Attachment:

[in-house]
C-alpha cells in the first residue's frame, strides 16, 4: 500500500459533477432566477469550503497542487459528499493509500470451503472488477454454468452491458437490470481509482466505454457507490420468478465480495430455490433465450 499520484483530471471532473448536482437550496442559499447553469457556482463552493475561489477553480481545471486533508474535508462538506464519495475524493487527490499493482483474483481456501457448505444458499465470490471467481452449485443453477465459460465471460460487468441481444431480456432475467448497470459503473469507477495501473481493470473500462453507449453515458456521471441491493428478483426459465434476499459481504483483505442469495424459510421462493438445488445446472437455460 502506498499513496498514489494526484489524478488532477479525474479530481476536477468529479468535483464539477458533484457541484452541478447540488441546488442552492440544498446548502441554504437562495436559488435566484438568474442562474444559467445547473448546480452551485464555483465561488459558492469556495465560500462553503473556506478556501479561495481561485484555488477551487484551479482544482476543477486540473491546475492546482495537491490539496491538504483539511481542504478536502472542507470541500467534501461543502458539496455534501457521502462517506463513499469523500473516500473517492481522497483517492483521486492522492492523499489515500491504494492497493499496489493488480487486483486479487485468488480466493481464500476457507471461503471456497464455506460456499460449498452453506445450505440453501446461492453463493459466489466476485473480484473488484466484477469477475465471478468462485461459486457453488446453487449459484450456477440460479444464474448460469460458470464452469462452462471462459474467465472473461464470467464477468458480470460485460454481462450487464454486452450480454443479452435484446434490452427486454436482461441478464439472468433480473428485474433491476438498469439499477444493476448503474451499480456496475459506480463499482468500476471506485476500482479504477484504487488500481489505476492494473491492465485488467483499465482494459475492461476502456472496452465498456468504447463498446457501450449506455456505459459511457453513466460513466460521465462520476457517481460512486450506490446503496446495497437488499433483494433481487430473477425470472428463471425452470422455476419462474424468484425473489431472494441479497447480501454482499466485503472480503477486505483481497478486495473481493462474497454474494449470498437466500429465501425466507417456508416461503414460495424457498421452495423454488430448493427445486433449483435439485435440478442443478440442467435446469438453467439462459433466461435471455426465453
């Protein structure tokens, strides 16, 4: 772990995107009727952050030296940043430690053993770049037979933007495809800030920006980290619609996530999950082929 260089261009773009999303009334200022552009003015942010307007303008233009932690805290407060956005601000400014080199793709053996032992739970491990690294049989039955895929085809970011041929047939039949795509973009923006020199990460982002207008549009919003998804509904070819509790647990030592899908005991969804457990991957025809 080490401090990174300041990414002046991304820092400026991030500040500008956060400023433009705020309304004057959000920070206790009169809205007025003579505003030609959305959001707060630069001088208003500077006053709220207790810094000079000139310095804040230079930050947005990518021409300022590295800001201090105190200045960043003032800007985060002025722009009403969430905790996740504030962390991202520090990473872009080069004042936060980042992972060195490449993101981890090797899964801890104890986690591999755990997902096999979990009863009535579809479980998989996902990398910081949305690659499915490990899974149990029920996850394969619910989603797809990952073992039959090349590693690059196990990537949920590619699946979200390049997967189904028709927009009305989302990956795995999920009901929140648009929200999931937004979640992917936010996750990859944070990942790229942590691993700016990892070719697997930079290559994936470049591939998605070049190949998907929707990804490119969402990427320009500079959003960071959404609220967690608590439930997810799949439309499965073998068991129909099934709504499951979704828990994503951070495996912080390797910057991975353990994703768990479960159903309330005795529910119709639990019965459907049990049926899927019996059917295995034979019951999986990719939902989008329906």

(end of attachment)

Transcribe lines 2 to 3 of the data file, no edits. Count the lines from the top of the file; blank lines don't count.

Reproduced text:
C-alpha cells in the first residue's frame, strides 16, 4: 500500500459533477432566477469550503497542487459528499493509500470451503472488477454454468452491458437490470481509482466505454457507490420468478465480495430455490433465450 499520484483530471471532473448536482437550496442559499447553469457556482463552493475561489477553480481545471486533508474535508462538506464519495475524493487527490499493482483474483481456501457448505444458499465470490471467481452449485443453477465459460465471460460487468441481444431480456432475467448497470459503473469507477495501473481493470473500462453507449453515458456521471441491493428478483426459465434476499459481504483483505442469495424459510421462493438445488445446472437455460 502506498499513496498514489494526484489524478488532477479525474479530481476536477468529479468535483464539477458533484457541484452541478447540488441546488442552492440544498446548502441554504437562495436559488435566484438568474442562474444559467445547473448546480452551485464555483465561488459558492469556495465560500462553503473556506478556501479561495481561485484555488477551487484551479482544482476543477486540473491546475492546482495537491490539496491538504483539511481542504478536502472542507470541500467534501461543502458539496455534501457521502462517506463513499469523500473516500473517492481522497483517492483521486492522492492523499489515500491504494492497493499496489493488480487486483486479487485468488480466493481464500476457507471461503471456497464455506460456499460449498452453506445450505440453501446461492453463493459466489466476485473480484473488484466484477469477475465471478468462485461459486457453488446453487449459484450456477440460479444464474448460469460458470464452469462452462471462459474467465472473461464470467464477468458480470460485460454481462450487464454486452450480454443479452435484446434490452427486454436482461441478464439472468433480473428485474433491476438498469439499477444493476448503474451499480456496475459506480463499482468500476471506485476500482479504477484504487488500481489505476492494473491492465485488467483499465482494459475492461476502456472496452465498456468504447463498446457501450449506455456505459459511457453513466460513466460521465462520476457517481460512486450506490446503496446495497437488499433483494433481487430473477425470472428463471425452470422455476419462474424468484425473489431472494441479497447480501454482499466485503472480503477486505483481497478486495473481493462474497454474494449470498437466500429465501425466507417456508416461503414460495424457498421452495423454488430448493427445486433449483435439485435440478442443478440442467435446469438453467439462459433466461435471455426465453
């Protein structure tokens, strides 16, 4: 772990995107009727952050030296940043430690053993770049037979933007495809800030920006980290619609996530999950082929 260089261009773009999303009334200022552009003015942010307007303008233009932690805290407060956005601000400014080199793709053996032992739970491990690294049989039955895929085809970011041929047939039949795509973009923006020199990460982002207008549009919003998804509904070819509790647990030592899908005991969804457990991957025809 080490401090990174300041990414002046991304820092400026991030500040500008956060400023433009705020309304004057959000920070206790009169809205007025003579505003030609959305959001707060630069001088208003500077006053709220207790810094000079000139310095804040230079930050947005990518021409300022590295800001201090105190200045960043003032800007985060002025722009009403969430905790996740504030962390991202520090990473872009080069004042936060980042992972060195490449993101981890090797899964801890104890986690591999755990997902096999979990009863009535579809479980998989996902990398910081949305690659499915490990899974149990029920996850394969619910989603797809990952073992039959090349590693690059196990990537949920590619699946979200390049997967189904028709927009009305989302990956795995999920009901929140648009929200999931937004979640992917936010996750990859944070990942790229942590691993700016990892070719697997930079290559994936470049591939998605070049190949998907929707990804490119969402990427320009500079959003960071959404609220967690608590439930997810799949439309499965073998068991129909099934709504499951979704828990994503951070495996912080390797910057991975353990994703768990479960159903309330005795529910119709639990019965459907049990049926899927019996059917295995034979019951999986990719939902989008329906």